There is a Japanese term for this kind of bonding, called “sukinshippu,” which can be translated as “skinship.” In Japan, the public bathhouses and the onsen (hot springs) are full of people bathing, relaxing and meditating alone, or talking with friends, and they cherish the closeness. Everyone is equal, the young, the old, all four generations together, and no one is in uniform. The public swimming pool is our American version of “sukinshippu” and it’s something we can cherish. If the California drought gets worse, bathing at the pool may be one way to save water, and out of necessity the unintended consequence may be that “sukinshippu” will take root.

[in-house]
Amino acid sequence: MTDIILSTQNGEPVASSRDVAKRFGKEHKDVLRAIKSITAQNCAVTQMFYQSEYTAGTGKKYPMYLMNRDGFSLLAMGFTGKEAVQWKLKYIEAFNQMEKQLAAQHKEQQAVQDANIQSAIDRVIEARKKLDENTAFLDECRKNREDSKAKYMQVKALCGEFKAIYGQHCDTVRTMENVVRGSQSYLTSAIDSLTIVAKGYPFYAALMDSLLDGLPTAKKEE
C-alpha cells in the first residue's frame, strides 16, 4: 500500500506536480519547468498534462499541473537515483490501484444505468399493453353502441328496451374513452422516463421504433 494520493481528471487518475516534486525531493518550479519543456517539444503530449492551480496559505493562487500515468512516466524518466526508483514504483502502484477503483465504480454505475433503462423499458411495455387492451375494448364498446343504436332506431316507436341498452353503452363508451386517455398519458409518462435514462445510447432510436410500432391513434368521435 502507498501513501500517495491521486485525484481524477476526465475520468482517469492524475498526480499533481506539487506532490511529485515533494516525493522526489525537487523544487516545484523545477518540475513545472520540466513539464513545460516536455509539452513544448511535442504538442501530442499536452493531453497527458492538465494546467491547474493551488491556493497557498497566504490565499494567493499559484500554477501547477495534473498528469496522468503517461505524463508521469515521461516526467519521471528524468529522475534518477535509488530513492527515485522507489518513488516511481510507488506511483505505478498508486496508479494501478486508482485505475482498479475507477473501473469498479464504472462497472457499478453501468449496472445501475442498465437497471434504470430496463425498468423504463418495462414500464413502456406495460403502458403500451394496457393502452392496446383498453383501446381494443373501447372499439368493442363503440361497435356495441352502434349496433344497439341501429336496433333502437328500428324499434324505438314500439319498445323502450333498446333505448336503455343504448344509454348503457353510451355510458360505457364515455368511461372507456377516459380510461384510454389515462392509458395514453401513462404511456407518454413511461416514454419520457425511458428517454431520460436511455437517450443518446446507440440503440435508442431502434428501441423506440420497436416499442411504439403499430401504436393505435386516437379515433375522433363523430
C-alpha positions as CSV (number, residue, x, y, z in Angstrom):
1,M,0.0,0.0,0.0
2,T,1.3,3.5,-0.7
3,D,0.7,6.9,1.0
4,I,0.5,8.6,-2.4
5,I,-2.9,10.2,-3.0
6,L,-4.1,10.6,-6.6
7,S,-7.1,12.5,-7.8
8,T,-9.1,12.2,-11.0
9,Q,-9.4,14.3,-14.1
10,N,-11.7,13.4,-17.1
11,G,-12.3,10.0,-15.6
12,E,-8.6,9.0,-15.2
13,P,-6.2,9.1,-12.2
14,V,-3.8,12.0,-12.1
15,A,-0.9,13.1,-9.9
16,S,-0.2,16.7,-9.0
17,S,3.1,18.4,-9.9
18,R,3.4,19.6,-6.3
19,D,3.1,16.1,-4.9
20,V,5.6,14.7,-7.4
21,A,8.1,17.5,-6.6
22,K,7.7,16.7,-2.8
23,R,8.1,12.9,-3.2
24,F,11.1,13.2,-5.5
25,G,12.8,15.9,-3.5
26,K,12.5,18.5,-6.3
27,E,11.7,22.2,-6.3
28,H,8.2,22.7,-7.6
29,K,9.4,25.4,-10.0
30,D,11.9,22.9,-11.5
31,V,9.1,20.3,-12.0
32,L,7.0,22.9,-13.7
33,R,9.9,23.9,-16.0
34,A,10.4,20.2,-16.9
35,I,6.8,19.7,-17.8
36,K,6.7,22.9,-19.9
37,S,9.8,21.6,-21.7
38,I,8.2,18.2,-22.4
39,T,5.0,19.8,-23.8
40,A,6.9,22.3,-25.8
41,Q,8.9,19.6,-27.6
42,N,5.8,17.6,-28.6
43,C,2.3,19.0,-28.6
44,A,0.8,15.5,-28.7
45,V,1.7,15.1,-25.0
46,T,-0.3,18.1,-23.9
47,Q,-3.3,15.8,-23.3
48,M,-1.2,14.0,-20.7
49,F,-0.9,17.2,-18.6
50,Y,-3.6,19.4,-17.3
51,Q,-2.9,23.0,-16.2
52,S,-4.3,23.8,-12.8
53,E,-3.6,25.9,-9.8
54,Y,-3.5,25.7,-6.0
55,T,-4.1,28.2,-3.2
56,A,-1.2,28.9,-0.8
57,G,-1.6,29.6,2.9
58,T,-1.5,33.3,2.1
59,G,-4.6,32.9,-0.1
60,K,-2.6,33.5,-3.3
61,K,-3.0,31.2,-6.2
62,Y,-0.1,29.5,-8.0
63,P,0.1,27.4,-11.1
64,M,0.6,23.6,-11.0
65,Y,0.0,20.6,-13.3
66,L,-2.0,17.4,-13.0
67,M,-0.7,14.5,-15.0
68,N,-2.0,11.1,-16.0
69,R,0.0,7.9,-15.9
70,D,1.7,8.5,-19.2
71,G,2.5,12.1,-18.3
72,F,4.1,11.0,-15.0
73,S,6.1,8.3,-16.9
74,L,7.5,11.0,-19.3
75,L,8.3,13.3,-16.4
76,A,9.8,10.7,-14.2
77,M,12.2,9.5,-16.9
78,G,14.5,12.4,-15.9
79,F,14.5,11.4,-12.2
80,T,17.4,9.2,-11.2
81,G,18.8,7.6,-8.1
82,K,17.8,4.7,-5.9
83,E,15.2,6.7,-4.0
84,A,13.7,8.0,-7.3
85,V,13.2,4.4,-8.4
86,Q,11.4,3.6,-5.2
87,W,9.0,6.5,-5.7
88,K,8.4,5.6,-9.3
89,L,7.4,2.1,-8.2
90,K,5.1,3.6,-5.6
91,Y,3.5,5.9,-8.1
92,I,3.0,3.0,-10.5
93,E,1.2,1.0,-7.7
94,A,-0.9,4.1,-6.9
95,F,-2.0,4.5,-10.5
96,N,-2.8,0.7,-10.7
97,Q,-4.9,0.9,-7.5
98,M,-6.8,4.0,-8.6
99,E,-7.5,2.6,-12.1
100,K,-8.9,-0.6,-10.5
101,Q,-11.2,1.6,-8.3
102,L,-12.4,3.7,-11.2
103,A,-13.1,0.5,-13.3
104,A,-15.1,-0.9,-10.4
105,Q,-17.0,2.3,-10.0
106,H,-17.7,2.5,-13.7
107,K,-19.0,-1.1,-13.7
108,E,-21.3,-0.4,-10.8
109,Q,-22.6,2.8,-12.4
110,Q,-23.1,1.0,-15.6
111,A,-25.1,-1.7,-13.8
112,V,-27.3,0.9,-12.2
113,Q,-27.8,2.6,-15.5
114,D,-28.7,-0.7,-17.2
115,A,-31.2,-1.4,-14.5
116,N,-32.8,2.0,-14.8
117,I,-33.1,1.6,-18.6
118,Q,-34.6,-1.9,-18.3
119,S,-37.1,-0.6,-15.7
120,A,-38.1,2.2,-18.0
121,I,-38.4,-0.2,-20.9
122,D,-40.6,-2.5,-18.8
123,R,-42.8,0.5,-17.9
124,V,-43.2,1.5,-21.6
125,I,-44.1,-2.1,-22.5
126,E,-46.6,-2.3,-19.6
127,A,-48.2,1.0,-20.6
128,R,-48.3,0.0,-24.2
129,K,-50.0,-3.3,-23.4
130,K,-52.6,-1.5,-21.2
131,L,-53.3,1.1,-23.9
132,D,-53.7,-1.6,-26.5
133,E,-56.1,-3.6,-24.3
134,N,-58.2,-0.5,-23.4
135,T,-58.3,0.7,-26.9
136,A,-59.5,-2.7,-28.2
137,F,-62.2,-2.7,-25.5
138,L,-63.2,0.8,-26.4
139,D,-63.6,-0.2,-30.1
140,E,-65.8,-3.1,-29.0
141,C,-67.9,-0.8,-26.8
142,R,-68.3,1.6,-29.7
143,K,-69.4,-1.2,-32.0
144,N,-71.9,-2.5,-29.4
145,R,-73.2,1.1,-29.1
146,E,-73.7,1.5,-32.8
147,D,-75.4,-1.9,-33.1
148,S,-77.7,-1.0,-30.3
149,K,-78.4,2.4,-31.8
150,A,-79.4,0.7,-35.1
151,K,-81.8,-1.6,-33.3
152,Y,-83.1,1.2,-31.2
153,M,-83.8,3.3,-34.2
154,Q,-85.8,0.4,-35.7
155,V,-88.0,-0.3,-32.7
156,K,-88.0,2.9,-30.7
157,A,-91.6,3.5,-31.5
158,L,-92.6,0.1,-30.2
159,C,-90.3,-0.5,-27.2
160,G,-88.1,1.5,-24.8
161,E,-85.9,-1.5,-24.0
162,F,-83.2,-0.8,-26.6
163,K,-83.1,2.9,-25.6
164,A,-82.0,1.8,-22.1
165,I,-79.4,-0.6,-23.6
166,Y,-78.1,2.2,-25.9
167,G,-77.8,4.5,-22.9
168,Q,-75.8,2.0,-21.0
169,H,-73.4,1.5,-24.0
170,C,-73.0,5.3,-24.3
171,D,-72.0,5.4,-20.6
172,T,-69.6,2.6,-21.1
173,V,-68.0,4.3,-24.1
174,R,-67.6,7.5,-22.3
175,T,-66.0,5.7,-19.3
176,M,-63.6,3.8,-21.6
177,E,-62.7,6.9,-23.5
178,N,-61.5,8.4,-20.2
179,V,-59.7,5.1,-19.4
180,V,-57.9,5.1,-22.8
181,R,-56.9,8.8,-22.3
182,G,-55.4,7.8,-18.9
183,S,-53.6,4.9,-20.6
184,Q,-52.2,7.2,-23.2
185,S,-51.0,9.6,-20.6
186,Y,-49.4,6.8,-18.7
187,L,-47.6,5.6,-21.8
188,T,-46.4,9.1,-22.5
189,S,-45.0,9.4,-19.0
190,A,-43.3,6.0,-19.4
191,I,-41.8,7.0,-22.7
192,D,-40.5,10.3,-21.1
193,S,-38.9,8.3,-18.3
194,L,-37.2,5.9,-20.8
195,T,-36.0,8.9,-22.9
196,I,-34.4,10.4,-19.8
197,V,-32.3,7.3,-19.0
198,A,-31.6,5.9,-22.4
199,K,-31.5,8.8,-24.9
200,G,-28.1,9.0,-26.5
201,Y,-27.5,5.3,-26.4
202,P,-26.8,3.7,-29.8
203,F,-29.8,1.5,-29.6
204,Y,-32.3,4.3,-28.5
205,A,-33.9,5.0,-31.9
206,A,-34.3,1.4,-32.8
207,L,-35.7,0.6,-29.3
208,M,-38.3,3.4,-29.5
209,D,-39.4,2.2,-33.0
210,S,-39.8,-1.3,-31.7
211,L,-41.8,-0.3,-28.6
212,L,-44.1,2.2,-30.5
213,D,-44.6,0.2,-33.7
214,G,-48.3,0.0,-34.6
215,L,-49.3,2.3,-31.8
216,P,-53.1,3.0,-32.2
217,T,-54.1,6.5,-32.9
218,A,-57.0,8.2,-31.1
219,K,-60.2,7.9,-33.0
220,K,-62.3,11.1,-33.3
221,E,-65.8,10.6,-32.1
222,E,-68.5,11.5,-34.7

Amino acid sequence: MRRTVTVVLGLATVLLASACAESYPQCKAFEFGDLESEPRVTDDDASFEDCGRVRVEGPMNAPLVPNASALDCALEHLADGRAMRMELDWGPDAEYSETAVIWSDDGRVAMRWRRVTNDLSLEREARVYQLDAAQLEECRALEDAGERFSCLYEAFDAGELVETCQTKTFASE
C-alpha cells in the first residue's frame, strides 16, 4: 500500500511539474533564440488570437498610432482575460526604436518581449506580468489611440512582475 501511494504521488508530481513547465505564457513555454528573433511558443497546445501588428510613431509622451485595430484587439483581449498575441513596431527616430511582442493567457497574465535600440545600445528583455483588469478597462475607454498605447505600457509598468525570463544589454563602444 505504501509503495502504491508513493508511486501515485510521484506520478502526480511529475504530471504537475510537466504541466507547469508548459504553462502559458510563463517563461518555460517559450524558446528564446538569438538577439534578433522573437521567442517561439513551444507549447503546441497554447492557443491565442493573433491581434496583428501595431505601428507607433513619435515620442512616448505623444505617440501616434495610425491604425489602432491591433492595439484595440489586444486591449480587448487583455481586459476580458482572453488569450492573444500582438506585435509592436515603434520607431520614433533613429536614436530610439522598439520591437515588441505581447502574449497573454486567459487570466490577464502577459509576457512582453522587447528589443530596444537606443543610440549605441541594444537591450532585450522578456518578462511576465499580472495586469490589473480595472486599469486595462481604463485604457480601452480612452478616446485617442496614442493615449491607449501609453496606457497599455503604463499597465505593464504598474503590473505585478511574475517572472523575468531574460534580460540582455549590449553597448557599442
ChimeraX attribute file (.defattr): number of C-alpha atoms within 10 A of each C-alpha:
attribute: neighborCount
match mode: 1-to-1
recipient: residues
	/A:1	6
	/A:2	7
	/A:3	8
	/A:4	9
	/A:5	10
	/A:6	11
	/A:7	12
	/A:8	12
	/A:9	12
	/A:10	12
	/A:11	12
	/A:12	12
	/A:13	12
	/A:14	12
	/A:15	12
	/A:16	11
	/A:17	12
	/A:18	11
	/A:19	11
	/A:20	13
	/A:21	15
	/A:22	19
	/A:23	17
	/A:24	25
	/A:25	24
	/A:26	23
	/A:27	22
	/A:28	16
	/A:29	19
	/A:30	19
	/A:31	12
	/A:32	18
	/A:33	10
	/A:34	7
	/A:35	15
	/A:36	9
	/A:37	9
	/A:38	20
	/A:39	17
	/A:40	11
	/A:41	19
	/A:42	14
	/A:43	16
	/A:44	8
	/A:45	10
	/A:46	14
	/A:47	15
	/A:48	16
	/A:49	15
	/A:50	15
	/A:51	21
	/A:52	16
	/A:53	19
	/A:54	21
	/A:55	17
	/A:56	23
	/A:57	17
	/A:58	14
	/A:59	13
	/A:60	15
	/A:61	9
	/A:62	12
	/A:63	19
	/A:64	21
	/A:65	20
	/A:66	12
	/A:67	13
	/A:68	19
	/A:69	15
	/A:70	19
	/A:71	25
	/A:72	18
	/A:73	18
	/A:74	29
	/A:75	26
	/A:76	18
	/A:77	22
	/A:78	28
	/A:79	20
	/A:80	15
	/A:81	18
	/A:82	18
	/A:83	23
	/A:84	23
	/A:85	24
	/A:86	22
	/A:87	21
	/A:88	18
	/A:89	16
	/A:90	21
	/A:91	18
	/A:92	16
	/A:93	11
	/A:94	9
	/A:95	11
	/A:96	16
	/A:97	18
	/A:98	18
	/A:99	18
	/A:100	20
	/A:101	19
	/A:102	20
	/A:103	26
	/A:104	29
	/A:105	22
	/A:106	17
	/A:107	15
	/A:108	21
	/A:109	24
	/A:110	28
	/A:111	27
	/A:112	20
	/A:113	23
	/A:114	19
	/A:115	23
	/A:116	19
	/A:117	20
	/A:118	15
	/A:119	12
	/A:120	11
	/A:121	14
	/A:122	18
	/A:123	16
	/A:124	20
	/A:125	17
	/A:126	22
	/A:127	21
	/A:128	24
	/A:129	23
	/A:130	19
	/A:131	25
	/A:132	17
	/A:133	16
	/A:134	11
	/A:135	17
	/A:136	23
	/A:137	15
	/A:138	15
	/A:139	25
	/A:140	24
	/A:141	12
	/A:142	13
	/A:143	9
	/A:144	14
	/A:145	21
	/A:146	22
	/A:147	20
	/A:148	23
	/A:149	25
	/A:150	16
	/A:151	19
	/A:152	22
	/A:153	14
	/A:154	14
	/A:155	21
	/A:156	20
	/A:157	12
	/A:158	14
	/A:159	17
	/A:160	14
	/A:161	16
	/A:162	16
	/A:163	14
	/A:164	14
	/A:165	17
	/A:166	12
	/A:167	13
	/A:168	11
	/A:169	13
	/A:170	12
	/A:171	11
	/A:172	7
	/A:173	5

Sometimes I see someone in the neighborhood who I recognize, but I can’t quite place him or her, and he or she does the same with me -- and then we both realize we share pool “skinship” and we smile, and say that we’ll see each other tomorrow morning.

Van Nuys Sherman Oaks Pool, 1961